“The Way of Forgiveness: Readings for a Peaceful Life,” edited by Michael Leach, James T. Keane and Doris Goodnough. Orbis Books (Maryknoll, New York, 2019). 236 pp., $18.
“Forgiveness Makes You Free: A Dramatic Story of Healing and Reconciliation From the Heart of Rwanda” by Father Ubald Rugirangoga. Ave Maria Press (Notre Dame, Indiana, 2019). 161 pp., $16.95.
By Kathleen Finley
Forgiveness. It may sound easy, but in fact it’s one of the toughest challenges for us as humans and as Christians. Two new books point the way to new perspectives on this key experience that holds so much promise as well as so much difficulty for us.
“The Way of Forgiveness: Readings for a Peaceful Life” is a collection of powerful quotes and stories that help move the reader to understand and appreciate how important forgiveness is. Just like two other similar books, “The Way of Kindness: Readings for a Graceful Life” and “The Way of Gratitude: Readings for a Joyful Life,” the editors have collected some amazing excerpts that help the reader explore the various aspects of a particular virtue.
A few examples from this one: Frederick Buechner: “To forgive somebody is to say one way or another, ‘You have done something unspeakable, and by all rights I should call it quits between us. Both my pride and my principles demand no less. However, although I make no guarantees that I will be able to forget what you’ve done, and though we may both carry the scars for life, I refuse to let it stand between us. I still want you for my friend.'”
Or from Father Henri Nouwen: “Forgiveness is the name of love practiced among people who love poorly. The hard truth is that all of us love poorly. We do not even know what we are doing when we hurt others. We need to forgive and be forgiven every day, every hour — unceasingly. That is the great work of love among the fellowship of the weak that is the human family.”
In one essay, Mike Leach, one of the editors, suggested to Pope Francis when he was newly elected that he declare a Forgiveness Sunday worldwide, where we all ask for forgiveness and grant it to others.
And, last but not least, Rabbi Harold Kushner reminds us, “Forgiveness is not a favor we do for the person who offended us. It is a favor we do for ourselves, cleansing our souls of thoughts and memories that lead us to see ourselves as victims and make our lives less enjoyable. When we understand that we have little choice as to what other people do but we can always choose how we will respond to what they do, we can let go of those embittering memories.”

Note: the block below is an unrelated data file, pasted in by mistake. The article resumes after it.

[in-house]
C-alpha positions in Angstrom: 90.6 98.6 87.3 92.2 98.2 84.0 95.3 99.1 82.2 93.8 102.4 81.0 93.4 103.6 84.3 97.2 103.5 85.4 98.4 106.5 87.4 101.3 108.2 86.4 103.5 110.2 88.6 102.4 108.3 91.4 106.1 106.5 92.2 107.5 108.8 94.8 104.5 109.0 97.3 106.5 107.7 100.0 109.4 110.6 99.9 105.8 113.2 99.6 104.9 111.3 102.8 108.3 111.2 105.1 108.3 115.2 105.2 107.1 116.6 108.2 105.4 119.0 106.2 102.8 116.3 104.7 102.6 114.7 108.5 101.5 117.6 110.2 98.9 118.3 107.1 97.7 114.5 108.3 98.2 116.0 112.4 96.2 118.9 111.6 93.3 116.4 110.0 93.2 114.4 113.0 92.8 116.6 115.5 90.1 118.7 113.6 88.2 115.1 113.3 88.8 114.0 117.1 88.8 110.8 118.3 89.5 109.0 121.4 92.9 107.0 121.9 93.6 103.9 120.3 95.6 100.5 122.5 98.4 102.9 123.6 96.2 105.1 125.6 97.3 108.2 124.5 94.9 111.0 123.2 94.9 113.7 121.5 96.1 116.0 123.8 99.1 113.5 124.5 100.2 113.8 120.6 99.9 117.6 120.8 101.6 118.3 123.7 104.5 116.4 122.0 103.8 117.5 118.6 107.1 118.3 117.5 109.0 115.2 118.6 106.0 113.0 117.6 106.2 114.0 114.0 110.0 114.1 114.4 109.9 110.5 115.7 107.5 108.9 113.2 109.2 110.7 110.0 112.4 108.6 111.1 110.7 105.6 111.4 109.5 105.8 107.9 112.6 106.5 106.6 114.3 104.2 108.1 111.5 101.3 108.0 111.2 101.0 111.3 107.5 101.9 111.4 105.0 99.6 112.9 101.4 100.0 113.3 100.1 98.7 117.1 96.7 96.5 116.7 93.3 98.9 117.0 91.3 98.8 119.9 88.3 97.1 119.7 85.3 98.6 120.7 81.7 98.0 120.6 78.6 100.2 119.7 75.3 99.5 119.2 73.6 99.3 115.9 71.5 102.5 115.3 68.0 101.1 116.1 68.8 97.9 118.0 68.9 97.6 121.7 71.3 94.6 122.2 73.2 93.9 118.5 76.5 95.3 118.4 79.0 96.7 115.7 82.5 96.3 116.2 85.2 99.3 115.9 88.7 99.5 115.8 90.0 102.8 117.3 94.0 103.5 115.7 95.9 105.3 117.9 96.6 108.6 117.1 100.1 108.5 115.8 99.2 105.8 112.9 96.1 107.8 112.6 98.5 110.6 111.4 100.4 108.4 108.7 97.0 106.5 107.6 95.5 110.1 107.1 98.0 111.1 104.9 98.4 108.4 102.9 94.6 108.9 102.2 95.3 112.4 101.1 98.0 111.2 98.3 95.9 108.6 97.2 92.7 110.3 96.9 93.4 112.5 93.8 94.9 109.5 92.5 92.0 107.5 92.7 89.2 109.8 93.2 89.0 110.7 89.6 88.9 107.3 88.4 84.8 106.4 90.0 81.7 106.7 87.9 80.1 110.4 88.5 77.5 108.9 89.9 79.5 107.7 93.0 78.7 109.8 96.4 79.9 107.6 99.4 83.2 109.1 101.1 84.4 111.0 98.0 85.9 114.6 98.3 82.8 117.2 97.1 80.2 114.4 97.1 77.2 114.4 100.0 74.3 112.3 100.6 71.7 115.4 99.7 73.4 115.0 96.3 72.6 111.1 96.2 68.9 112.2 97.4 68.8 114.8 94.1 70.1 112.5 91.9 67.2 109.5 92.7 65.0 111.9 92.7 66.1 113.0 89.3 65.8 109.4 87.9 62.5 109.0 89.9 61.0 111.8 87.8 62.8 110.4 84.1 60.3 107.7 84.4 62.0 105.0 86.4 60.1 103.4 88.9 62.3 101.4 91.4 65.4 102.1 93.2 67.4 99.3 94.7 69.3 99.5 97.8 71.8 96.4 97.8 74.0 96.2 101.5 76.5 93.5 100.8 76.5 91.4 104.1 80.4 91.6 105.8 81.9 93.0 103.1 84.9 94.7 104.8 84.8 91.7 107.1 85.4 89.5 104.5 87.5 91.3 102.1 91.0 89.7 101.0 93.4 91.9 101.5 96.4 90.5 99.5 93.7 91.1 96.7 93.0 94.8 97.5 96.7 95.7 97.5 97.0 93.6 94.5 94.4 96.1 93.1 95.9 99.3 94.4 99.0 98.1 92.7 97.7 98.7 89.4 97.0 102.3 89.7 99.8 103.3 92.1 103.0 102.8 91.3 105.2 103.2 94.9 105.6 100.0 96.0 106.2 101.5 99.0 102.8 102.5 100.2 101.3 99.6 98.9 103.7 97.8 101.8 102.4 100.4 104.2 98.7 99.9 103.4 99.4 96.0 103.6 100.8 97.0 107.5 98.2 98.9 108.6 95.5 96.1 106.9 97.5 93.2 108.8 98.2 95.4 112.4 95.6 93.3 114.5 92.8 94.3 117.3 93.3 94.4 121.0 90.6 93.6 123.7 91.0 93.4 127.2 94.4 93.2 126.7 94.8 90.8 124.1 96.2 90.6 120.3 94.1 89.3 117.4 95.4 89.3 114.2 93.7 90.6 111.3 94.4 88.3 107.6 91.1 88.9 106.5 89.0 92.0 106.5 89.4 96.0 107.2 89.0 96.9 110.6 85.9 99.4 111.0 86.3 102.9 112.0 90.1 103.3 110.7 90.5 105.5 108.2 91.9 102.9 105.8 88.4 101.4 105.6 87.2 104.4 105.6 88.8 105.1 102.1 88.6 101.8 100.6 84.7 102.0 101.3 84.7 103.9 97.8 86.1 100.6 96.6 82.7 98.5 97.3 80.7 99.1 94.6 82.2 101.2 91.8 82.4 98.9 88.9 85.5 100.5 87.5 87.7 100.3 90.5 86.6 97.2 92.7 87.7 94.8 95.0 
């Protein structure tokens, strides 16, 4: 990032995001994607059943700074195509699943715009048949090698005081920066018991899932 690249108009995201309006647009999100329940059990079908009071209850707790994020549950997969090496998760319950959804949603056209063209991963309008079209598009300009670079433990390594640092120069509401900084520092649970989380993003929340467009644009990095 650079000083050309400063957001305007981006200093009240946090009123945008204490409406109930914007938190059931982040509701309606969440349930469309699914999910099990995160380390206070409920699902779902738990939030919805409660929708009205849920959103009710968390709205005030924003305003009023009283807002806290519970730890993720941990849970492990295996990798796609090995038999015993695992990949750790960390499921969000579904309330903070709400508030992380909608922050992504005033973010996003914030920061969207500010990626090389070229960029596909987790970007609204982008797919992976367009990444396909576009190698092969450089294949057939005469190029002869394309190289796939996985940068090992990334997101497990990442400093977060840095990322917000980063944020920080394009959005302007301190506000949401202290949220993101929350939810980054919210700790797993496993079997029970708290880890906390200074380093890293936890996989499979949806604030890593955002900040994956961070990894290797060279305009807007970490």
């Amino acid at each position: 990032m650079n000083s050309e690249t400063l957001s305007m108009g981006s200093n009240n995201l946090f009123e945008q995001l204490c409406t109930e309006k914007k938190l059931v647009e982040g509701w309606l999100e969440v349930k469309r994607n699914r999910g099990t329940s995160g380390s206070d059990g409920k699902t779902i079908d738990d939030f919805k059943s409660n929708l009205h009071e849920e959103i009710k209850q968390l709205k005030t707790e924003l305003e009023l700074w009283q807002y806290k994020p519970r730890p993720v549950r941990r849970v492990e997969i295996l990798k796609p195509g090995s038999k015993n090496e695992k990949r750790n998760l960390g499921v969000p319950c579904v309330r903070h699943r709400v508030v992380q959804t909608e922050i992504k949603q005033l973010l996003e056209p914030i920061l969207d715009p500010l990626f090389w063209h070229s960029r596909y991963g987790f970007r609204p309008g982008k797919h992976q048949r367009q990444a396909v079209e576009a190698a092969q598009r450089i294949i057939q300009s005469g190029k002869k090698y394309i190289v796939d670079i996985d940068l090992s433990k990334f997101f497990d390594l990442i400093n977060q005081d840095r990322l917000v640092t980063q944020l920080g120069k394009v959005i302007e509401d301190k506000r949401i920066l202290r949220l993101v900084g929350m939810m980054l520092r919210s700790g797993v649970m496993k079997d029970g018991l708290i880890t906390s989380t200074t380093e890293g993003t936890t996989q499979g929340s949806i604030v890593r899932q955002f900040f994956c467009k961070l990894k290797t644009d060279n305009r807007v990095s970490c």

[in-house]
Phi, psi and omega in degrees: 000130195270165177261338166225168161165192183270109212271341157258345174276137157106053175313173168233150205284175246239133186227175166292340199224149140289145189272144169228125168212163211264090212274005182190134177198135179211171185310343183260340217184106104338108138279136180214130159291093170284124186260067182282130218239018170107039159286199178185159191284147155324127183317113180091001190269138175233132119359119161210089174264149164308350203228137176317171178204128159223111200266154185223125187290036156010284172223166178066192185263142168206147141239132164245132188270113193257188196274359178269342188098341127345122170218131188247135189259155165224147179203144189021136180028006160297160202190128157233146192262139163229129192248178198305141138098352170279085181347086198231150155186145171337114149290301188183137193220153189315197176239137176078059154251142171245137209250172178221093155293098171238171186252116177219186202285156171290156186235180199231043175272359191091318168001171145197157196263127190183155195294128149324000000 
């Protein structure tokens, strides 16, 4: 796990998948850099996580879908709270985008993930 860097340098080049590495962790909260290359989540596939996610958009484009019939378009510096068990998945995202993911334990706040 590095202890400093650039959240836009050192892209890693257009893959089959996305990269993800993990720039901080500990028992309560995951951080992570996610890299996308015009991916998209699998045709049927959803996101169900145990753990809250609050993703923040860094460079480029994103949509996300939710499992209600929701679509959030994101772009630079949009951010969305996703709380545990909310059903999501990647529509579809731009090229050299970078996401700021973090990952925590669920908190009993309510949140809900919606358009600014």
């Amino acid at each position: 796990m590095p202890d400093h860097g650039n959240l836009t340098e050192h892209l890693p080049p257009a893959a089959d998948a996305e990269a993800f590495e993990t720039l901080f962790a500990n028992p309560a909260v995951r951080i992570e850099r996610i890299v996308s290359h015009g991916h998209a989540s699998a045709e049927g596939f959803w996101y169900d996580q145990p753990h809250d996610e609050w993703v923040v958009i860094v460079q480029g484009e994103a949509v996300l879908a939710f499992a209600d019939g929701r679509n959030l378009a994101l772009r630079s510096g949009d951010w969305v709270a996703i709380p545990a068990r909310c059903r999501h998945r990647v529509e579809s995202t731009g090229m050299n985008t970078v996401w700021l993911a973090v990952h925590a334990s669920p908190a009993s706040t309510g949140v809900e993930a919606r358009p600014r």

The second book, part personal memoir and part meditation urging the reader to embark on forgiveness, applies all this to a specific situation and is based in Father Rugirangoga’s horrible experiences of his family’s destruction and death, along with 45,000 others, in the Rwandan genocide 25 years ago.
As he has done for many others as an evangelical speaker, Father Rugirangoga helps the readers come to terms with any area of their lives that still needs forgiveness, with the authority that only someone who has struggled with this himself can have. First his father and later his mother and most of his siblings were slaughtered, along with so many more in his country.
He had to struggle with both anger at God for what had happened and the shame of what his parishioners and neighbors had done when the genocide was over.
Although he mentions some information about the roots of the animosity between the Hutus and Tutsis, it would have been helpful to have more of an explanation of the involvement of the church and the European colonial powers in the origins of this irrational hatred.
In his own life and in others Father Rugirangoga continues to urge reconciliation and healing, even to the extent of his helping with the schooling of the children of the man who murdered his family members.
He explains, “To forgive, then, is to put those who have harmed us into the hands of God, who alone can see and judge both human deeds and human hearts. This is true justice. It is also a reason that we must be quick to seek forgiveness from those we have harmed in any way, and to do everything possible to reconcile with one another and with the church.”
Gradually, he has helped to make his parish a center of reconciliation and developed a program for helping reintegrate those who had committed the atrocities. They were not allowed to receive Communion after having admitted what they had done and apologizing to their victims face to face, but after six months of catechesis they were welcomed back into the community. He also haso gotten involved in powerful healing ministries of other kinds.
Many in his parish and his community are understandably reluctant to face what happened to them and would rather leave it in the past.
“To victims reluctant to forgive, I explain that to refuse to forgive is to carry that person always on your back,” the priest writes. “The weight becomes heavier and heavier until it crushes you. I tell them, ‘If you want to die, don’t forgive. But if you want to begin with a new life, you must make the decision to forgive. Rwanda is our country, and if we don’t want to die, we must find a way to live together. No more Hutu, Tutsi — we are all Rwandan.'”
The echoes of Father Rugirangoga’s words and examples of healing are indeed sorely needed in our world today.
Also of interest: “Forgiveness” by Stephen J. Binz. Twenty-Third Publications (New London, Connecticut, 2019). 127 pp., $12.95.
“The Power of Forgiveness” by Patrice Fagnant-MacArthur. Our Sunday Visitor (Huntington, Indiana, 2019). 69 pp., $4.95.
Kathleen Finley is the author of several books on practical spirituality, including “Savoring God: Praying With All Our Senses,” “Building a Christian Marriage: Eleven Essential Skills” and “The Liturgy of Motherhood: Moments of Grace,” and previously taught in the religious studies department at Gonzaga University.